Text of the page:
However, the doctors can't be sure Neal will continue to develop normally, since it is not known if the disabilities found in babies with hydrocephalus are caused by the fluid build-up or if the build-up is the result of previous brain damage.
"Does hydrocephalus cause brain injury or is it just the tip of the iceberg tip of the iceberg
n. pl. tips of the iceberg
A small evident part or aspect of something largely hidden: afraid that these few reported cases of the disease might only be the tip of the iceberg. ?" Bruner asked. "We won't know until Neal is older."
Whatever the future holds for Neal, his parents said they are thrilled that he has a chance to live. "He is gorgeous," Mrs. Borkowski said, according to the Tennessean. "It's like a dream," added her husband.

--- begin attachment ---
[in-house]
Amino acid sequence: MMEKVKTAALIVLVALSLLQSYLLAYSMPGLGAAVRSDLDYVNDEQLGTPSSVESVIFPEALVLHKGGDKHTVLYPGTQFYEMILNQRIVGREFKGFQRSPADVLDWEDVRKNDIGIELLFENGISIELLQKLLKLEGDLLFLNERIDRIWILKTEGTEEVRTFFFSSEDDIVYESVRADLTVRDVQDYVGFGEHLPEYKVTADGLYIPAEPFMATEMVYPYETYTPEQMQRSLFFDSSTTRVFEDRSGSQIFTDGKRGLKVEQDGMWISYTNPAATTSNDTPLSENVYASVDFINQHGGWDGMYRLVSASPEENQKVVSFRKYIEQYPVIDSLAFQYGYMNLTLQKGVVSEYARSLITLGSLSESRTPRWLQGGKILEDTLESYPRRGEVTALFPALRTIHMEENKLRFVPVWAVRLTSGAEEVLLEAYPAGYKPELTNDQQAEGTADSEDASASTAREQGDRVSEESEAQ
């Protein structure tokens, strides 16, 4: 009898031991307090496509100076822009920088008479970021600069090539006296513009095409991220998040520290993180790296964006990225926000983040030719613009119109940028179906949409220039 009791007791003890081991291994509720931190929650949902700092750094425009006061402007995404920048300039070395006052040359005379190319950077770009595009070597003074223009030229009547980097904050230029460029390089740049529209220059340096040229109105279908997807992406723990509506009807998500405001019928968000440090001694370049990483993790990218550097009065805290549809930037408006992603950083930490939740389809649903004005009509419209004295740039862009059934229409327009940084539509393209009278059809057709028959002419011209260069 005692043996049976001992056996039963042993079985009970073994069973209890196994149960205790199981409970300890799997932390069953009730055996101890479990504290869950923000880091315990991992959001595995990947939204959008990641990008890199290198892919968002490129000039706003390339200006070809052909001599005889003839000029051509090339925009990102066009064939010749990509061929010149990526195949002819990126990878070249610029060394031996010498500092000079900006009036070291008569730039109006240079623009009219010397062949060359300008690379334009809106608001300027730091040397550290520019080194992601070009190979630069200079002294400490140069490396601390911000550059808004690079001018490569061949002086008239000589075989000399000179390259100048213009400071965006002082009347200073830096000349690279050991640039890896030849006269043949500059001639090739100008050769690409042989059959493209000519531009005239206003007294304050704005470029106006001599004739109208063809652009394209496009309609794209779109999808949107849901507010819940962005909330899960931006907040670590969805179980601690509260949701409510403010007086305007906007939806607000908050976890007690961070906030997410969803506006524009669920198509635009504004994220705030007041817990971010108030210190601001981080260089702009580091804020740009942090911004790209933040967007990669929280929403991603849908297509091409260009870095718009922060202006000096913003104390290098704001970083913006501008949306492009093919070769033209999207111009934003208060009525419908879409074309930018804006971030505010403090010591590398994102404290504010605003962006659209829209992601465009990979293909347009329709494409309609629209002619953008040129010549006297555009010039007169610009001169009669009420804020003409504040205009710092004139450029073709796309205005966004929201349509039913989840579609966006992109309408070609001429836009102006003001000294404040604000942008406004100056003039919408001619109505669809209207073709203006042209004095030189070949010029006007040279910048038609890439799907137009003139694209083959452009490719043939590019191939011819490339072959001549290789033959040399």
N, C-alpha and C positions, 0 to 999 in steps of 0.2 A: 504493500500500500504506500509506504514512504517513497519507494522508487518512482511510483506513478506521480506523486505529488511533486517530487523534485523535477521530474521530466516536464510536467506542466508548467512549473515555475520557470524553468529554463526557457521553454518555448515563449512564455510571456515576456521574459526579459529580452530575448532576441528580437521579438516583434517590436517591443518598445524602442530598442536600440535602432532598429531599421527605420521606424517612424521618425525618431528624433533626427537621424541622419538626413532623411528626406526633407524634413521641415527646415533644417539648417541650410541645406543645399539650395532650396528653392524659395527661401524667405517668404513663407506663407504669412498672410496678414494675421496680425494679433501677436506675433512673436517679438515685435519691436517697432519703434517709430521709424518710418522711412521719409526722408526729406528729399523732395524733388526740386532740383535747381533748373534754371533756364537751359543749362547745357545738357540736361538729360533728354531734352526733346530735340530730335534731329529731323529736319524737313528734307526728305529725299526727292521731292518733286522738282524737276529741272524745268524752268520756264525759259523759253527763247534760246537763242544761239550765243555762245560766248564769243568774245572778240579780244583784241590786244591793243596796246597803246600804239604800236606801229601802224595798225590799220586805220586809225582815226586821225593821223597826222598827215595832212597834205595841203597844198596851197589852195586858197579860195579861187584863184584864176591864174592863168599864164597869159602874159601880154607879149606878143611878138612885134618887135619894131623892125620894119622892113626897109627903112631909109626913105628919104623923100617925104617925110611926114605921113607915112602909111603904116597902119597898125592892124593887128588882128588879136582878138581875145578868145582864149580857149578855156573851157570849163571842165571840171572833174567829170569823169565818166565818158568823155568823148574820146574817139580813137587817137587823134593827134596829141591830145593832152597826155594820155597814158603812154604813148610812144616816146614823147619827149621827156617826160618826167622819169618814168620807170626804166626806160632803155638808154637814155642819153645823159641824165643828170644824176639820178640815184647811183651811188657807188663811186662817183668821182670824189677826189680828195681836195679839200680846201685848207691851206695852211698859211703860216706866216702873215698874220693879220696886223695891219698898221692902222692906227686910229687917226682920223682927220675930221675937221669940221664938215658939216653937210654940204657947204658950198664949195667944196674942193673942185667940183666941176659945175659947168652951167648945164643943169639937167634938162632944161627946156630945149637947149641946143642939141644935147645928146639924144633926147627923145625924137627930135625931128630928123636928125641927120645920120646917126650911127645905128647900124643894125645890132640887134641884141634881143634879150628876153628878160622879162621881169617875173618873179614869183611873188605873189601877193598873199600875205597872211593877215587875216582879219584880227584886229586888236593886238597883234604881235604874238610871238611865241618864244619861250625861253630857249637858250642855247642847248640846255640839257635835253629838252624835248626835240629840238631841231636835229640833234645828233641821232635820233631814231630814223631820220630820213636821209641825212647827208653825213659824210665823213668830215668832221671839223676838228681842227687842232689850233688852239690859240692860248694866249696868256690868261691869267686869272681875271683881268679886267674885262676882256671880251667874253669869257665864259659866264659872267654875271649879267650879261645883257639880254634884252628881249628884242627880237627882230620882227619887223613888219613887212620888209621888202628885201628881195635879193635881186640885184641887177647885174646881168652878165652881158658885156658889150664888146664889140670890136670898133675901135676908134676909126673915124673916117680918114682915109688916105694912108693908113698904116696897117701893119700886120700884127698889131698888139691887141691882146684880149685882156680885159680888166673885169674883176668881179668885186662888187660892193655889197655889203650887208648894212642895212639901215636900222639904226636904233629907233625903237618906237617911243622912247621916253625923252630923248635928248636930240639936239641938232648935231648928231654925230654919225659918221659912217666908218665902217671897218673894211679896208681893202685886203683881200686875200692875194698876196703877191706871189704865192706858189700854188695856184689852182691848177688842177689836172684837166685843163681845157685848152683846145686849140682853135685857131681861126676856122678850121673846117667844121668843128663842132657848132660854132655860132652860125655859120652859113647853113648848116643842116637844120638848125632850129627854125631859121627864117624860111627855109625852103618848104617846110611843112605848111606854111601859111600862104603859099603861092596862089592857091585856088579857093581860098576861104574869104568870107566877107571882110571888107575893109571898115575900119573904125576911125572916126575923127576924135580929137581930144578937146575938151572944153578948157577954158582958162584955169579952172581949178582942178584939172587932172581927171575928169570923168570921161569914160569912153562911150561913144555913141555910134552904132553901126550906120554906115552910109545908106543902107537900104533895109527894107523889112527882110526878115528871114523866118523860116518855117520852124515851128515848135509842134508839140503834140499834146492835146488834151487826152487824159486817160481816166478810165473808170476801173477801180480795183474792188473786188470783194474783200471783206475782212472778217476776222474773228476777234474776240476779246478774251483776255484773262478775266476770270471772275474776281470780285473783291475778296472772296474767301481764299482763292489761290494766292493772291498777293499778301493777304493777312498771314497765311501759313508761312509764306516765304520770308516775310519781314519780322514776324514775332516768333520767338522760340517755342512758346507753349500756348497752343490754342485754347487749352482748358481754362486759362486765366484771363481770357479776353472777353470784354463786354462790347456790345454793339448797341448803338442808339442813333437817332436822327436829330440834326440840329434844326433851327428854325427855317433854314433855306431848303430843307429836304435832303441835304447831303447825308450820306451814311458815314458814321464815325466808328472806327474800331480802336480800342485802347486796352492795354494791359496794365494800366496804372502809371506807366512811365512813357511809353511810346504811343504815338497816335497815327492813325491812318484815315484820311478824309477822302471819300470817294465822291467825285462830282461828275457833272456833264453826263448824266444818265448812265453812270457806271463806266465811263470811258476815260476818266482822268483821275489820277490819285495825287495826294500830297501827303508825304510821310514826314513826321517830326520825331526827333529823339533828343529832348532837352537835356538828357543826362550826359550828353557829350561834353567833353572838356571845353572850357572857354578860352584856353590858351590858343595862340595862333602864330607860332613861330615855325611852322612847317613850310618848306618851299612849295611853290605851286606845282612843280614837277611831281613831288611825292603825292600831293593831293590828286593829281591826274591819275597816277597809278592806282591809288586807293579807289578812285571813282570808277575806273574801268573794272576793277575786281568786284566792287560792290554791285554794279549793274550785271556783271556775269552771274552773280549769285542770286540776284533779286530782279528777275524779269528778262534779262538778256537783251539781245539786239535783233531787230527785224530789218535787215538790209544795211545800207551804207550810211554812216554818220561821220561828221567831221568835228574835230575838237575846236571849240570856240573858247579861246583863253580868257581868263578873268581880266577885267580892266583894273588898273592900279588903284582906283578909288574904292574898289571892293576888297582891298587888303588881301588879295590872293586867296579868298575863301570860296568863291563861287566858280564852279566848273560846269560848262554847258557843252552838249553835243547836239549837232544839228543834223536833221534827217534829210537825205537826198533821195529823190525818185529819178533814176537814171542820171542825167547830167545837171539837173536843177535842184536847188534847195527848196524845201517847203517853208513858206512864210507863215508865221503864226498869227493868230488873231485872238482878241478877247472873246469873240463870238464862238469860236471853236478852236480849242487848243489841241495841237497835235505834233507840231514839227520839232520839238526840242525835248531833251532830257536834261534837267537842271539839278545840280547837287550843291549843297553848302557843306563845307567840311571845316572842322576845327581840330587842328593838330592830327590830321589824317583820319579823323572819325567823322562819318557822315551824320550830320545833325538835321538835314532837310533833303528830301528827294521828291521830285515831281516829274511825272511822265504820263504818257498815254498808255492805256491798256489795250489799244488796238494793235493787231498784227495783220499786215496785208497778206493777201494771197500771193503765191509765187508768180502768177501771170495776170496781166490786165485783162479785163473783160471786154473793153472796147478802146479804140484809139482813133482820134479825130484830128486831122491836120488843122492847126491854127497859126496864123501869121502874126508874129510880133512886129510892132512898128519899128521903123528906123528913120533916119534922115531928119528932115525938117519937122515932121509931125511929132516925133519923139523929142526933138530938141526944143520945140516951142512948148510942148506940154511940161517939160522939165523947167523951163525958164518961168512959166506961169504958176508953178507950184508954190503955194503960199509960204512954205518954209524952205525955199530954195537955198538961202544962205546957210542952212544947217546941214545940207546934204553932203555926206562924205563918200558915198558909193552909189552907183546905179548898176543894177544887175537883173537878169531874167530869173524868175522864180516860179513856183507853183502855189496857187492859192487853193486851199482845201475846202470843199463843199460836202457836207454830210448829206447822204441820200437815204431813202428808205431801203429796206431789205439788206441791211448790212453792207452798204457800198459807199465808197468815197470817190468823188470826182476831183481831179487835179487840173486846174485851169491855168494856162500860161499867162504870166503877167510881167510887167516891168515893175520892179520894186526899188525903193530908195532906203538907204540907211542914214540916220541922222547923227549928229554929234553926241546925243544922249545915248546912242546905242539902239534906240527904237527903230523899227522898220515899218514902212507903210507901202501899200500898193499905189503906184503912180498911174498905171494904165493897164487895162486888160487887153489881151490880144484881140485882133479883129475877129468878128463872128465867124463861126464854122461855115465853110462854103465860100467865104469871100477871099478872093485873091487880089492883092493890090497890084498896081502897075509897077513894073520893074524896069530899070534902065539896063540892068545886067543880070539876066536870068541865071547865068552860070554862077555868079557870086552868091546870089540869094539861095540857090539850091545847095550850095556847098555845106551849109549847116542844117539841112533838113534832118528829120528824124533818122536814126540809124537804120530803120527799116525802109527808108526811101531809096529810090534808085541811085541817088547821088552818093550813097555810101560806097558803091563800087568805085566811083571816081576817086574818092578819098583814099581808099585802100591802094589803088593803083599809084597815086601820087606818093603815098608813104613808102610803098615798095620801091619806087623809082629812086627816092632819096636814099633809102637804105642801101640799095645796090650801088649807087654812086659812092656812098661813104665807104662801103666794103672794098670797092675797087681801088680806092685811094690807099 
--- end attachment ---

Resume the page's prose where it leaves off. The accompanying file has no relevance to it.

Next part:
Currently, unborn babies with birth defects birth defects, abnormalities in physical or mental structure or function that are present at birth. They range from minor to seriously deforming or life-threatening. A major defect of some type occurs in approximately 3% of all births. can be treated by fetal surgery at only three locations in the United States: Vanderbilt, Children's Hospital of Philadelphia The Children's Hospital of Philadelphia is one of the largest and oldest children's hospitals in the world. "CHOP" has been ranked as the best children's hospital in the United States by U.S. News & World Report and Child Magazine in recent years. , and the University of California The University of California has a combined student body of more than 191,000 students, over 1,340,000 living alumni, and a combined systemwide and campus endowment of just over $7.3 billion (8th largest in the United States). at San Francisco. The programs have treated spina bifida, tumors, and other conditions with increasing success. However, Bruner said that Vanderbilt's average patient, travels 1,500 miles to the Center, which is impossible for many families in need of the surgery.